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Use of personal pronouns

In Latin usually the nominativ as subject (at least the 3rd person) of the personal pronoun is omitted -

ea habitat

etc is not good latin!

veni, vidi, vici ...


November 17, 2019



So is it actually wrong to use the personal pronoun?


It isn't "bad" Latin. Pronouns can be left off, yes - Latin, like Italian, is a pro-drop language - but if it was "bad" Latin to use them, why would they still exist?

Using pronouns adds emphasis to a sentence. "Ego non sum puella. Tu es." (I am not a girl. You are.) "Ea, non is, domi est." (She is at home, not him.) However, they can also be used in other contexts as well (my Latin teacher made use of them regularly regardless of the context). It's a matter of style. But it's incorrect to say that "ea habitat" (she lives) is wrong.


Volgav vitsenanieff nivya kevach varatsach.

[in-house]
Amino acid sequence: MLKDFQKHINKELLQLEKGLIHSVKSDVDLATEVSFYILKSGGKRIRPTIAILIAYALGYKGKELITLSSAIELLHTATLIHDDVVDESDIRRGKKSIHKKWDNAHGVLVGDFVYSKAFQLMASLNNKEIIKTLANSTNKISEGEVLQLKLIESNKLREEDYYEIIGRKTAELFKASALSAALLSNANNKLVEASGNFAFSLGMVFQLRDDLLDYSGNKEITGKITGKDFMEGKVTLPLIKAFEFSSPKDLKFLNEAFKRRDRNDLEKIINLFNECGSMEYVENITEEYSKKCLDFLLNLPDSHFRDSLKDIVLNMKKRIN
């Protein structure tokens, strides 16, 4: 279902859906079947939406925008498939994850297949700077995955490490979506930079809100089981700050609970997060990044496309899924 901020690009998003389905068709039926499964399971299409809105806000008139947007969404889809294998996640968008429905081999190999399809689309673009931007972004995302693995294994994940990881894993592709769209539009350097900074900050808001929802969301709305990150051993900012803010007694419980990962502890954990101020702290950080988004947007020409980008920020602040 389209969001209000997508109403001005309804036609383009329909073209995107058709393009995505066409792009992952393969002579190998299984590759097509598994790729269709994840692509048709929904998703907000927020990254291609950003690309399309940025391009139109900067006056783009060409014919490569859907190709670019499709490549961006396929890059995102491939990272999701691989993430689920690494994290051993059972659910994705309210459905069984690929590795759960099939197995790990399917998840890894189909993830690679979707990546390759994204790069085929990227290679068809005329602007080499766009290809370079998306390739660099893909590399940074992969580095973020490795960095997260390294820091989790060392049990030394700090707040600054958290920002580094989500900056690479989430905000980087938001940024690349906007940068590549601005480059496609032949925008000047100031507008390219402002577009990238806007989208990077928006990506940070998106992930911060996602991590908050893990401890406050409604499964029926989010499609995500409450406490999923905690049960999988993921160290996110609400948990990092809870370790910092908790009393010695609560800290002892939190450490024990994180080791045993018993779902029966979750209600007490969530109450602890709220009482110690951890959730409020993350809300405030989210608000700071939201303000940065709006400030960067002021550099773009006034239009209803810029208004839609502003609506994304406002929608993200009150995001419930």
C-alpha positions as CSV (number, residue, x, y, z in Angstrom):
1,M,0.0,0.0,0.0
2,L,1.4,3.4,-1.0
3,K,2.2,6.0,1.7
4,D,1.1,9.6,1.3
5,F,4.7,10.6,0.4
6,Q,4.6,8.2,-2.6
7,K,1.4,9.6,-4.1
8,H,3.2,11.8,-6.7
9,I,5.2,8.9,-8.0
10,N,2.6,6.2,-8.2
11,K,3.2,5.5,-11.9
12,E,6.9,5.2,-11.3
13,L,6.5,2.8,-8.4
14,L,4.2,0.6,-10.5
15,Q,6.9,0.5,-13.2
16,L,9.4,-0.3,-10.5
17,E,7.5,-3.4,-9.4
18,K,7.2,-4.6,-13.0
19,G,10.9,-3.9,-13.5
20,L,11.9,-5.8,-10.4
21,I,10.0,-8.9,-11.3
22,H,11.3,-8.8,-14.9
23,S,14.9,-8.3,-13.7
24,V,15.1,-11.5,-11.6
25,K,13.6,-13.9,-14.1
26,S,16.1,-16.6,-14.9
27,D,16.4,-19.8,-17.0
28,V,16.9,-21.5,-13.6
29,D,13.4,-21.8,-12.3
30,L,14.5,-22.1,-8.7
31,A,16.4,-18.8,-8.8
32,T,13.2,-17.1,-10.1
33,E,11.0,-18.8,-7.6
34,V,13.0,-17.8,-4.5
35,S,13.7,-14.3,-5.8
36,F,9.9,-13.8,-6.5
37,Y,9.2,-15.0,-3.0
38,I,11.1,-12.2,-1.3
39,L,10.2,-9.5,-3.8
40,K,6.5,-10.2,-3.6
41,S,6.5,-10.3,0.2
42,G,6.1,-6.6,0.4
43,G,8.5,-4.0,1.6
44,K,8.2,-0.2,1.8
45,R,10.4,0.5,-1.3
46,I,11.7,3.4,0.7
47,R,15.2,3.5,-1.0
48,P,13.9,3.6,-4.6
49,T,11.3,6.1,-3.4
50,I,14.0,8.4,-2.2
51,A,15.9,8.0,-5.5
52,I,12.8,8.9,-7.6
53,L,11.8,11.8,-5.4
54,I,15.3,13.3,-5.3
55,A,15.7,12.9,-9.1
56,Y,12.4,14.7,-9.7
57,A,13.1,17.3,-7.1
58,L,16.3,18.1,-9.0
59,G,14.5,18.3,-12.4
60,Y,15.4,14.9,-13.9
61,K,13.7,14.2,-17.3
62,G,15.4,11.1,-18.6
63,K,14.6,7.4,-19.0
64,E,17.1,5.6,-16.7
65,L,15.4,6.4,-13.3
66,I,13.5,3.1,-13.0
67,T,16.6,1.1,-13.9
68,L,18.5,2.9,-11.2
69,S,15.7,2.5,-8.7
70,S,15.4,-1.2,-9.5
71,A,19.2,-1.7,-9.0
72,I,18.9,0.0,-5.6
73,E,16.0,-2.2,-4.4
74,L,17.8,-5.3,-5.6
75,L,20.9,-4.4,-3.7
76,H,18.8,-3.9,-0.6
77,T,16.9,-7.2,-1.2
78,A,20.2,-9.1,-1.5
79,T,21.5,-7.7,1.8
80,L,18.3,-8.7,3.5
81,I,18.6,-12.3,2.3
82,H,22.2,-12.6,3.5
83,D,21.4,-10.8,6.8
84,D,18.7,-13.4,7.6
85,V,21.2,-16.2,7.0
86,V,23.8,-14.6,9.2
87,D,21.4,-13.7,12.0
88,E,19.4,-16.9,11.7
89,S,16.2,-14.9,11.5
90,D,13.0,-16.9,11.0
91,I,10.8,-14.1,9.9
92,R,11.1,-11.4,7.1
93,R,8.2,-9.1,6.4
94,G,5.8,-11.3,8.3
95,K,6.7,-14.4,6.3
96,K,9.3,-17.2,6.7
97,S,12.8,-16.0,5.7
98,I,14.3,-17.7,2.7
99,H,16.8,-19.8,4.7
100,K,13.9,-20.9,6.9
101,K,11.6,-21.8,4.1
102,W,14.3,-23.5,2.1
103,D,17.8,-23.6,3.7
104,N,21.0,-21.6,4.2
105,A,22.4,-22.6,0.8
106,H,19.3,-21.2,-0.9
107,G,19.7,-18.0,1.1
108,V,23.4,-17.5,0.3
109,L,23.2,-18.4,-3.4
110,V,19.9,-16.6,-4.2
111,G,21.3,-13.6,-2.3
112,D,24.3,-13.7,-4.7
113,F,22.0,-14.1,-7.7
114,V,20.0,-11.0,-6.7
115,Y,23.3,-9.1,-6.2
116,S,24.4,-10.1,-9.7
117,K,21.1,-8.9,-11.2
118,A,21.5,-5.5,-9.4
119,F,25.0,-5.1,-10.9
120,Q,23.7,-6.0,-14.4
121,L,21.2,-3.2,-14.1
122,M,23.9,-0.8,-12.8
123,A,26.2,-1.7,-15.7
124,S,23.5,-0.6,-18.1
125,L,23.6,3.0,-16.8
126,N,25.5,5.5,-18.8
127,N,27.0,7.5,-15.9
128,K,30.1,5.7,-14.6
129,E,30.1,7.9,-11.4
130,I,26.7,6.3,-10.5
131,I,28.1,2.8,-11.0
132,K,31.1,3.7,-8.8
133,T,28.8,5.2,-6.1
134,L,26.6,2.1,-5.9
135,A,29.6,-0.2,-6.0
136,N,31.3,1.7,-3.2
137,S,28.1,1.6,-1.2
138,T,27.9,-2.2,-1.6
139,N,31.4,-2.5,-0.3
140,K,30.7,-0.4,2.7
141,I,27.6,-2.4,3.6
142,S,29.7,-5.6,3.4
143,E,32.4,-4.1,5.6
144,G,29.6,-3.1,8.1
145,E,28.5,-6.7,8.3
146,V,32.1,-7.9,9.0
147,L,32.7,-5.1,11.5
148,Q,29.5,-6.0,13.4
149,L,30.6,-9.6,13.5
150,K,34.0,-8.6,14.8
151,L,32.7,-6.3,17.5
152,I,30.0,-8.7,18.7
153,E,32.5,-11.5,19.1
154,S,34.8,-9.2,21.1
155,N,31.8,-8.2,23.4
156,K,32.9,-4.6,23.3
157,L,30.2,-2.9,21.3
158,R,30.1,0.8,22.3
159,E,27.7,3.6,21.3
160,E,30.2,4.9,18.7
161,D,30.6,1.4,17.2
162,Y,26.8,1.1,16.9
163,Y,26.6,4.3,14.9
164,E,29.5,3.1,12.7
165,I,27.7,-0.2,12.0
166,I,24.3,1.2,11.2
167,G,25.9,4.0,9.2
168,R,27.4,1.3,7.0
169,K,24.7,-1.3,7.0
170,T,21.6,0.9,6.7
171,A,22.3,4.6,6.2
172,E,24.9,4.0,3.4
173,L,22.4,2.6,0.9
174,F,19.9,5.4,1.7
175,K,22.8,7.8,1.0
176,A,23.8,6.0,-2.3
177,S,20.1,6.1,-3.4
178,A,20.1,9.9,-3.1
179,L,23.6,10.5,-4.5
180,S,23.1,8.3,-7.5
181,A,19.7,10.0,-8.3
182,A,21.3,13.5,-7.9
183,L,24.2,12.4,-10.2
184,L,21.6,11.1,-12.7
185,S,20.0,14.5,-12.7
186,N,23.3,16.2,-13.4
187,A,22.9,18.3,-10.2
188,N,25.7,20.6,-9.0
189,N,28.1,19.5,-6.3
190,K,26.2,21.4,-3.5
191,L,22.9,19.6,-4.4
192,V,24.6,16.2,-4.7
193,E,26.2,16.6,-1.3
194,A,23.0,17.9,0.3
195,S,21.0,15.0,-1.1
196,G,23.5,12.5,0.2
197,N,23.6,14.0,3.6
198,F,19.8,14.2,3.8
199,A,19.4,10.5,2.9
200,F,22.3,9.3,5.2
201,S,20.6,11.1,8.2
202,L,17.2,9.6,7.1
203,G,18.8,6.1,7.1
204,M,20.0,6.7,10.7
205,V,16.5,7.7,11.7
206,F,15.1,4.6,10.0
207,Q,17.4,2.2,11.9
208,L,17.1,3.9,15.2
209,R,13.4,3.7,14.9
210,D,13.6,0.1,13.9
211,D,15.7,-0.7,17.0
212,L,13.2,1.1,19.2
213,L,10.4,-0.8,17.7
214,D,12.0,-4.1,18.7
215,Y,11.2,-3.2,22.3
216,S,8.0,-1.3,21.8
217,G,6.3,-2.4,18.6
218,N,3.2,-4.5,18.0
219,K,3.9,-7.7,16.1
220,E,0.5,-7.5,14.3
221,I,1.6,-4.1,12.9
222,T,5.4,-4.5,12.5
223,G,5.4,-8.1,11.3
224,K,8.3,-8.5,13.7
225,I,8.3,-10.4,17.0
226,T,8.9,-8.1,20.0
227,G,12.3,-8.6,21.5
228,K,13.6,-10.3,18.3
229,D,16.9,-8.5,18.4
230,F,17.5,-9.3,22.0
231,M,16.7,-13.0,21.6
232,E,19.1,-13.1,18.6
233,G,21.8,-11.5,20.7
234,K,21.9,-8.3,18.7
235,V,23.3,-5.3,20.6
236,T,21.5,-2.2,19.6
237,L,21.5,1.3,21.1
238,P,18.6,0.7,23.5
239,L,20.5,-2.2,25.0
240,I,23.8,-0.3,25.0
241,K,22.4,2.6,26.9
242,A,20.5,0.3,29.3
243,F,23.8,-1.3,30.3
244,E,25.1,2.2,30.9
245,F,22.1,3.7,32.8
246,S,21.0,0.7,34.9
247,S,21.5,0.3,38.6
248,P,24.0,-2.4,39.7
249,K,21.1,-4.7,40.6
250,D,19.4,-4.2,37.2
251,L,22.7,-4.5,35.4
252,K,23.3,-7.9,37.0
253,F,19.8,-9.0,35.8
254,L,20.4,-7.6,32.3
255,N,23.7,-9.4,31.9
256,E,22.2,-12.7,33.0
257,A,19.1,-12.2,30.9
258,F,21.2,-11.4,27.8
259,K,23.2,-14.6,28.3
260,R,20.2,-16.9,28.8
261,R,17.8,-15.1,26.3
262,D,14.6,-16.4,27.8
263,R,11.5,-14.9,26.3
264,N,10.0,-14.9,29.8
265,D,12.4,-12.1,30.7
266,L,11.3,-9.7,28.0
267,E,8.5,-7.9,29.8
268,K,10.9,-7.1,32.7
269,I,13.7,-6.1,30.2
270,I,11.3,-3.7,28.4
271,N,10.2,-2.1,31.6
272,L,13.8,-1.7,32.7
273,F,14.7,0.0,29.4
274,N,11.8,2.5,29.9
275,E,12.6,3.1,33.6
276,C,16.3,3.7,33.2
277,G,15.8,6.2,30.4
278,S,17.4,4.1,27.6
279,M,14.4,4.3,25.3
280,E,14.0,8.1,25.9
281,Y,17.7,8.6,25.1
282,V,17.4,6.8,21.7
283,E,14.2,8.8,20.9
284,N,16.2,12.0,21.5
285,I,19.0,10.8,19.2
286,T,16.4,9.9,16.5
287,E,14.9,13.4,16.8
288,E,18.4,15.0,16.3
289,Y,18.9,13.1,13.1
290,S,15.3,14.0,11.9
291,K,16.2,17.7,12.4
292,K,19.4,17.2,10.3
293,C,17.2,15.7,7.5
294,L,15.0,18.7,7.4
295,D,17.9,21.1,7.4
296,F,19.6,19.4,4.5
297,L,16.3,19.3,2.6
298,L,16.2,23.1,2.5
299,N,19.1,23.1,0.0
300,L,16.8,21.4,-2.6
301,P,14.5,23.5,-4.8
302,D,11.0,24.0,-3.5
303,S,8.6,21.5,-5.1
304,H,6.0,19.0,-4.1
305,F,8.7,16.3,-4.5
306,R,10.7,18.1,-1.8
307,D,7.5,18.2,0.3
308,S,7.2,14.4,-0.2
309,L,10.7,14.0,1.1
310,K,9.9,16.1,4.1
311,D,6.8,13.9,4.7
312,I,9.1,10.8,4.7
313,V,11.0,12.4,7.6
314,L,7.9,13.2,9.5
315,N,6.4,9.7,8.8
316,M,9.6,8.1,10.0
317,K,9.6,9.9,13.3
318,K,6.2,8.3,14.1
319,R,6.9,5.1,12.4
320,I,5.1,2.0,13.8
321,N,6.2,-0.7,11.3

Also, the farther along you get in the Latin course, the more often pronouns get dropped. Later on you see a lot more sentences like "corrimus et saltamus". That change tells me that retaining pronouns early on is probably a pedagogical tool for English learners until they internalize the verb inflections and become comfortable using just the verbs. (A while back, I noticed the Spanish course doing something similar, and -- my own opinion -- I wish it started dropping redundant subject pronouns in Spanish->English translations somewhat sooner than it does. But it seems clear why it, as well as the Latin course, does things the way it does in general.)

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